Rachel Overmeyer of the Georgia Sea Turtle Center on Jekyll Island explains to GPB News' Orlando Montoya what happens when a sea turtle is cold stunned and what is done to treat the injury.

Two people stand in a body of water with sea turtles in their hands, about to release them into the water.

Staff of the Jekyll Island Sea Turtle Center releases endangered sea turtles in January that were treated by the center after being stranded in the Christmas weekend cold snap of 2022.

Credit: Georgia Sea Turtle Center / Jekyll Island Authority

Animal rehabilitation specialists are still caring for a pair of endangered green sea turtles that washed ashore along Georgia's beaches during the cold snap a few weeks ago.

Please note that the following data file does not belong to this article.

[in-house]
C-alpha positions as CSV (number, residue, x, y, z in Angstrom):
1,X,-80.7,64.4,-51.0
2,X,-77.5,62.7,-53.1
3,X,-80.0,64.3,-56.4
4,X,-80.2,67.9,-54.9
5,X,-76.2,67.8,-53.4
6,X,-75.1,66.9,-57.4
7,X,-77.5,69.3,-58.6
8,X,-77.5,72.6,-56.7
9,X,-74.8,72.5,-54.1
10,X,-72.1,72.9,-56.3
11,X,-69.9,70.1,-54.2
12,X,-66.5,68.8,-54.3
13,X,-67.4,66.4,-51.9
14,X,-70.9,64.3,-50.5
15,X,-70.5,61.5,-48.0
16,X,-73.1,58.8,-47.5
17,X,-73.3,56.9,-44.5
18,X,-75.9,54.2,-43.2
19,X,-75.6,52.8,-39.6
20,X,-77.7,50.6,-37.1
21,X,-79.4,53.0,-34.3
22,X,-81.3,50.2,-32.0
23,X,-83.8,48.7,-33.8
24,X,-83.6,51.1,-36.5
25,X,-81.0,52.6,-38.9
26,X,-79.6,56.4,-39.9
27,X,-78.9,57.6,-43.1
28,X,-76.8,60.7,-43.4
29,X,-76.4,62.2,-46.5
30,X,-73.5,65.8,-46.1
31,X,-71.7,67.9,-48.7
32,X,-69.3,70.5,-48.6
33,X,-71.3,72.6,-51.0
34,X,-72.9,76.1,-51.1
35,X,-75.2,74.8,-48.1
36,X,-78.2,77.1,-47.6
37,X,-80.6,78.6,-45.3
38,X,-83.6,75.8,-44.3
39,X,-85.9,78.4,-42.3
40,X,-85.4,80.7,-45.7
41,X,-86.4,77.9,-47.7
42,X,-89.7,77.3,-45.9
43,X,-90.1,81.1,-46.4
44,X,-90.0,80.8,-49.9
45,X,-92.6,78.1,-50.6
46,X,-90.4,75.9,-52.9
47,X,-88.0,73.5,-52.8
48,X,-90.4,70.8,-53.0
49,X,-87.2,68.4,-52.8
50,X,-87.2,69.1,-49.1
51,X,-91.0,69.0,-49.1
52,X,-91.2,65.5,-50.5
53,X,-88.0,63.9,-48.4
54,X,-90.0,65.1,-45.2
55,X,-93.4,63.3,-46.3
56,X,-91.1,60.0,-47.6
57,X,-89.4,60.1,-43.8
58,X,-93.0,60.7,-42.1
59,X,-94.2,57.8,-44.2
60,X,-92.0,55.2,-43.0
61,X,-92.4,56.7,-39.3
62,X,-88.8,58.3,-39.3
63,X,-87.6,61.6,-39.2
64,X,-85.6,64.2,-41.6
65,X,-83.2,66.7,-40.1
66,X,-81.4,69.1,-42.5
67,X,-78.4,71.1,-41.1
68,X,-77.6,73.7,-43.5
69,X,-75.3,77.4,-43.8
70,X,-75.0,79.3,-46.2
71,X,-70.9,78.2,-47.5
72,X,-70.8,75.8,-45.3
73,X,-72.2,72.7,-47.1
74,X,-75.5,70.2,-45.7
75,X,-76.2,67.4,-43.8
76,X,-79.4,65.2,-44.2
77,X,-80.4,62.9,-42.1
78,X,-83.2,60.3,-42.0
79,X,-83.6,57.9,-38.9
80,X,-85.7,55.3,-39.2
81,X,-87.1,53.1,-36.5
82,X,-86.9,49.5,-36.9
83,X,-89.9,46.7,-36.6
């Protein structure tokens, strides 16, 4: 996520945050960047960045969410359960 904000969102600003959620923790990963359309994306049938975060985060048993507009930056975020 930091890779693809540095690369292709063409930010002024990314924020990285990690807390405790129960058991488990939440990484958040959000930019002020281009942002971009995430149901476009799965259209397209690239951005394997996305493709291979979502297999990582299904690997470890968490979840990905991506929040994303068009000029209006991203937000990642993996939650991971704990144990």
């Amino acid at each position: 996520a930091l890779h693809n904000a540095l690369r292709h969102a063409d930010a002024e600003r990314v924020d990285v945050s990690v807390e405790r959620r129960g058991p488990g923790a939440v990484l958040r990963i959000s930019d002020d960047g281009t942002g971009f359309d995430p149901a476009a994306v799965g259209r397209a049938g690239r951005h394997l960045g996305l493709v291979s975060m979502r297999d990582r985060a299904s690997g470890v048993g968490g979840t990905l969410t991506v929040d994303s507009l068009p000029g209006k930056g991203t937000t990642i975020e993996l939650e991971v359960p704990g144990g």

Rachel Overmeyer of the Georgia Sea Turtle Center on Jekyll Island said while four recently cold-stunned sea turtles have been treated and released, two remain in critical condition at the center.

This was the first time in about 10 years that the center took in cold-stunned sea turtles from Georgia waters, she said.

"The temperature of the water is the temperature of their body," Overmeyer said. "So when their bodies shut down, they don't eat, they don't do anything. They float to the surface and that's when they usually strand."

Cold-stunning generally occurs when water temperatures drop below 50 degrees and can be fatal for sea turtles.

The Georgia center usually treats sea turtles that have been hit by boats, caught on fishing hooks or are otherwise sick or injured.